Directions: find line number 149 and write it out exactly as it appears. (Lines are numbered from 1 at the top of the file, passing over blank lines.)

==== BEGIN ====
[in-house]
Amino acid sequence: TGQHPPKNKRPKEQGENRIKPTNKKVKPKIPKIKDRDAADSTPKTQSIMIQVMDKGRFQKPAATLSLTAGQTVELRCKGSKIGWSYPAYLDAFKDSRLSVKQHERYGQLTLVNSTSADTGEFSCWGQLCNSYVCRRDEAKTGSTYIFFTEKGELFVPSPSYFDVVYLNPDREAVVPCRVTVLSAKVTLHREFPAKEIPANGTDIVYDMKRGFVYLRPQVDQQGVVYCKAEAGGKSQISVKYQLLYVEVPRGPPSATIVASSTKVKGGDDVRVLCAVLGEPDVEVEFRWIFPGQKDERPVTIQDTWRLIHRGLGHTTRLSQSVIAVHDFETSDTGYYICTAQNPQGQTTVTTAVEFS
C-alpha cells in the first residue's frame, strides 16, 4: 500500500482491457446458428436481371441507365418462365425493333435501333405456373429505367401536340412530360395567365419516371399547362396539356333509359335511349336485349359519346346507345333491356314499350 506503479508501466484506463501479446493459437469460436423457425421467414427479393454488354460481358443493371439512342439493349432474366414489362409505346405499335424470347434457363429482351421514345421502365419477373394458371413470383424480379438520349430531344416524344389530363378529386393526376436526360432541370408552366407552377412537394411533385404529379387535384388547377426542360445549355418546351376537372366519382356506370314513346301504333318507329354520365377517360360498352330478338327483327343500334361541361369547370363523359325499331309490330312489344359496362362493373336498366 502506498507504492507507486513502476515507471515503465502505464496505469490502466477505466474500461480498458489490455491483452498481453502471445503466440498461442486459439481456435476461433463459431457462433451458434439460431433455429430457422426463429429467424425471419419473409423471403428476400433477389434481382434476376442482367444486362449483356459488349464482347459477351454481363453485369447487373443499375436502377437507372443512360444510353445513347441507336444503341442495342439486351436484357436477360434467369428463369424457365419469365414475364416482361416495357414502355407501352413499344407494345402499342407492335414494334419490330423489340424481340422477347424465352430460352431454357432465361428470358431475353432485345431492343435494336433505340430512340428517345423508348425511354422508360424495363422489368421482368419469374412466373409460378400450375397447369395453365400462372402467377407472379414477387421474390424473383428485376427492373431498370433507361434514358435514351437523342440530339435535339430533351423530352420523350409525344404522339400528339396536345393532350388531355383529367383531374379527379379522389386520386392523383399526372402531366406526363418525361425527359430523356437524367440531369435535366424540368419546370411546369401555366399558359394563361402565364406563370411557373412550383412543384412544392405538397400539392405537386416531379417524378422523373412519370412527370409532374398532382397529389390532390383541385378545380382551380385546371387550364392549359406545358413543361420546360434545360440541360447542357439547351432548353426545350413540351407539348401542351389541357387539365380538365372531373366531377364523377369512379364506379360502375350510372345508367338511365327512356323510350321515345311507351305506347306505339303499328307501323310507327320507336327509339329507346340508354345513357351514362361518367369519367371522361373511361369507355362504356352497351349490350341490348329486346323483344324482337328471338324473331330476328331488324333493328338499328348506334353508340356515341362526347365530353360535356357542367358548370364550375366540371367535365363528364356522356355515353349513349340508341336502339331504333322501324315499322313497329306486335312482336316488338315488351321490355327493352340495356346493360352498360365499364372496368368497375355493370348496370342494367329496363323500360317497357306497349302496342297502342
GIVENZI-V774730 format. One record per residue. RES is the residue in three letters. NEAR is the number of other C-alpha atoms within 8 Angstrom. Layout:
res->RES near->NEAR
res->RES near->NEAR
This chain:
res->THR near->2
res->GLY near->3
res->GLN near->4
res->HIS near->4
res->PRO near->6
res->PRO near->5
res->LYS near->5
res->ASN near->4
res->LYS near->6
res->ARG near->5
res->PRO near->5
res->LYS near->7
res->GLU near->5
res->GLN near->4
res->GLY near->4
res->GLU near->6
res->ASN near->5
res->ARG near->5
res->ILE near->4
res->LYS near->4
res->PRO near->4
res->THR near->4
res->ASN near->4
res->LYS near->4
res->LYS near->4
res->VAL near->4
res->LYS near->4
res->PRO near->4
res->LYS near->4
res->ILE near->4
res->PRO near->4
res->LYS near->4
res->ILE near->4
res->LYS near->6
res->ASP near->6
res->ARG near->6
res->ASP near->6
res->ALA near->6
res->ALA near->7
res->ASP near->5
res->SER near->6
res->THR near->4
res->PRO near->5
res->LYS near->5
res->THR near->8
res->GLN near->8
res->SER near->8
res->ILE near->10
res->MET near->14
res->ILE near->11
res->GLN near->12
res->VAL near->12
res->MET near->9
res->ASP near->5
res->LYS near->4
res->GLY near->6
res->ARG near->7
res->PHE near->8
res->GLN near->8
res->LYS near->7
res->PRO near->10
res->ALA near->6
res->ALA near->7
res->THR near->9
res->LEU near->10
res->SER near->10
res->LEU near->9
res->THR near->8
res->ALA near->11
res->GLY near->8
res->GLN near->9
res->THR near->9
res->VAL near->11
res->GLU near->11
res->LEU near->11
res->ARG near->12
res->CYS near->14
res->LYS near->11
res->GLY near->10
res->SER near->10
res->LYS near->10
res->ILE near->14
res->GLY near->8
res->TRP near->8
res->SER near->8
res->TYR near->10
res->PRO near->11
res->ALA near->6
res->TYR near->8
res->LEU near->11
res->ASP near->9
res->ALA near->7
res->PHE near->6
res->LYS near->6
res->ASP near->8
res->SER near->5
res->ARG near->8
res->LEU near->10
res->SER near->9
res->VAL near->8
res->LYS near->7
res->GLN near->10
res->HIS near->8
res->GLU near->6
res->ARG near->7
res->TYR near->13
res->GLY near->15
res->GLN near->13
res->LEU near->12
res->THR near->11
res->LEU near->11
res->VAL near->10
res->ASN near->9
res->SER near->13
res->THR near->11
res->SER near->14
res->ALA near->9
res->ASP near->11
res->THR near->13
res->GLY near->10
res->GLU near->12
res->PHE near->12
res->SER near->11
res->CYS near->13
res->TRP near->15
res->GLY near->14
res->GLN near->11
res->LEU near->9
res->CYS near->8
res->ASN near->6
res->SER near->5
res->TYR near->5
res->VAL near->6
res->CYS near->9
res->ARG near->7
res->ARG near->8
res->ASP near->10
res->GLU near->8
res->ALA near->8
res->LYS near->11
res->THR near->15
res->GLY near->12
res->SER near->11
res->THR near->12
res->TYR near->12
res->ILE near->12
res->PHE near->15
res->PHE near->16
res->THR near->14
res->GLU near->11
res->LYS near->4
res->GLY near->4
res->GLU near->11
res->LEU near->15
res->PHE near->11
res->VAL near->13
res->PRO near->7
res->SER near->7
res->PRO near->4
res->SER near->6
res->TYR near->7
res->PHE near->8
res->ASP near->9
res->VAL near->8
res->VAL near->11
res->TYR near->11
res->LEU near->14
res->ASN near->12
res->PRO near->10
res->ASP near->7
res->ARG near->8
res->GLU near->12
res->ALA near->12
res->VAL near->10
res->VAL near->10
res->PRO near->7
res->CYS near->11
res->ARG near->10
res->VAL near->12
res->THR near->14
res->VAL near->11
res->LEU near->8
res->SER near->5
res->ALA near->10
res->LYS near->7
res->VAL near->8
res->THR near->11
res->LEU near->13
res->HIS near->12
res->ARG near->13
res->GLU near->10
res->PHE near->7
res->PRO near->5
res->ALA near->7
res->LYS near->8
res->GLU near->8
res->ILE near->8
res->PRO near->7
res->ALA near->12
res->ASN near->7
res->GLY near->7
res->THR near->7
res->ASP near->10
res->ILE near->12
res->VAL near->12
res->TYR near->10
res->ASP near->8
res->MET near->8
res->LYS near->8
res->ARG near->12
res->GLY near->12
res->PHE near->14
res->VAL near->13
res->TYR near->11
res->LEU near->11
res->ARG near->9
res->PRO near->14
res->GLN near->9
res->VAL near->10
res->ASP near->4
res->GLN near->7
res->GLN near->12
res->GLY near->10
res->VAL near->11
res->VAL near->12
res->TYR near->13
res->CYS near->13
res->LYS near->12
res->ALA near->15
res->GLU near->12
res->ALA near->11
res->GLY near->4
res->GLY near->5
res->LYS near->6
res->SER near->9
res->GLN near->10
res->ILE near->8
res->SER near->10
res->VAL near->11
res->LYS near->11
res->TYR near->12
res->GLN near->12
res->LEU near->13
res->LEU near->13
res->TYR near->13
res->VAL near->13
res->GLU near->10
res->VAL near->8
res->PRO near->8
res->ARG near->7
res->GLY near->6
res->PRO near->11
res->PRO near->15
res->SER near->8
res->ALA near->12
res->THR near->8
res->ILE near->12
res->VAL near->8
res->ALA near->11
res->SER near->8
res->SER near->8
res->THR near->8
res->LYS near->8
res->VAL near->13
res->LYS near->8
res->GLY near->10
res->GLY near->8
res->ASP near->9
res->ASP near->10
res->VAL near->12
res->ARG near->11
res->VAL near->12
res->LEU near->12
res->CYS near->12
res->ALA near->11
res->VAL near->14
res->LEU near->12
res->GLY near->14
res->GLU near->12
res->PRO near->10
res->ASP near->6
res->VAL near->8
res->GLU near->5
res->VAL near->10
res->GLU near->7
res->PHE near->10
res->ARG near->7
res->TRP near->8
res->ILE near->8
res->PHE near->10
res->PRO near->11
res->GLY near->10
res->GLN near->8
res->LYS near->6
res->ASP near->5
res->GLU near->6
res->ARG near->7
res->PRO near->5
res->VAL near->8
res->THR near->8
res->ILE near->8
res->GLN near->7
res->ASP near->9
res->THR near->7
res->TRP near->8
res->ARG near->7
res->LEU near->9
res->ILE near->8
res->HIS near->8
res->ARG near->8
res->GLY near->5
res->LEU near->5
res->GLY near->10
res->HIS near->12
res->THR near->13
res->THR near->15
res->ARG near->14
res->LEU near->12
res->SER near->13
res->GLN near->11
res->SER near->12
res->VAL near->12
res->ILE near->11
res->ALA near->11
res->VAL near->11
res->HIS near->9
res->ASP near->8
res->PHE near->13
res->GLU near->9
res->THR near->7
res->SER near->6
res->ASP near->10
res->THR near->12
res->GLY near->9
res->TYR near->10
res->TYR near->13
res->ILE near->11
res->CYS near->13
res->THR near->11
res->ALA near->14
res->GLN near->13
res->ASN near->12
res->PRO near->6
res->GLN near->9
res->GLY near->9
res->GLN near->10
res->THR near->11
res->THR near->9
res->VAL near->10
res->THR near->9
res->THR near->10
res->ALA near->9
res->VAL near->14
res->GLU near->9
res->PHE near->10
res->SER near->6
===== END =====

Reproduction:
res->GLY near->12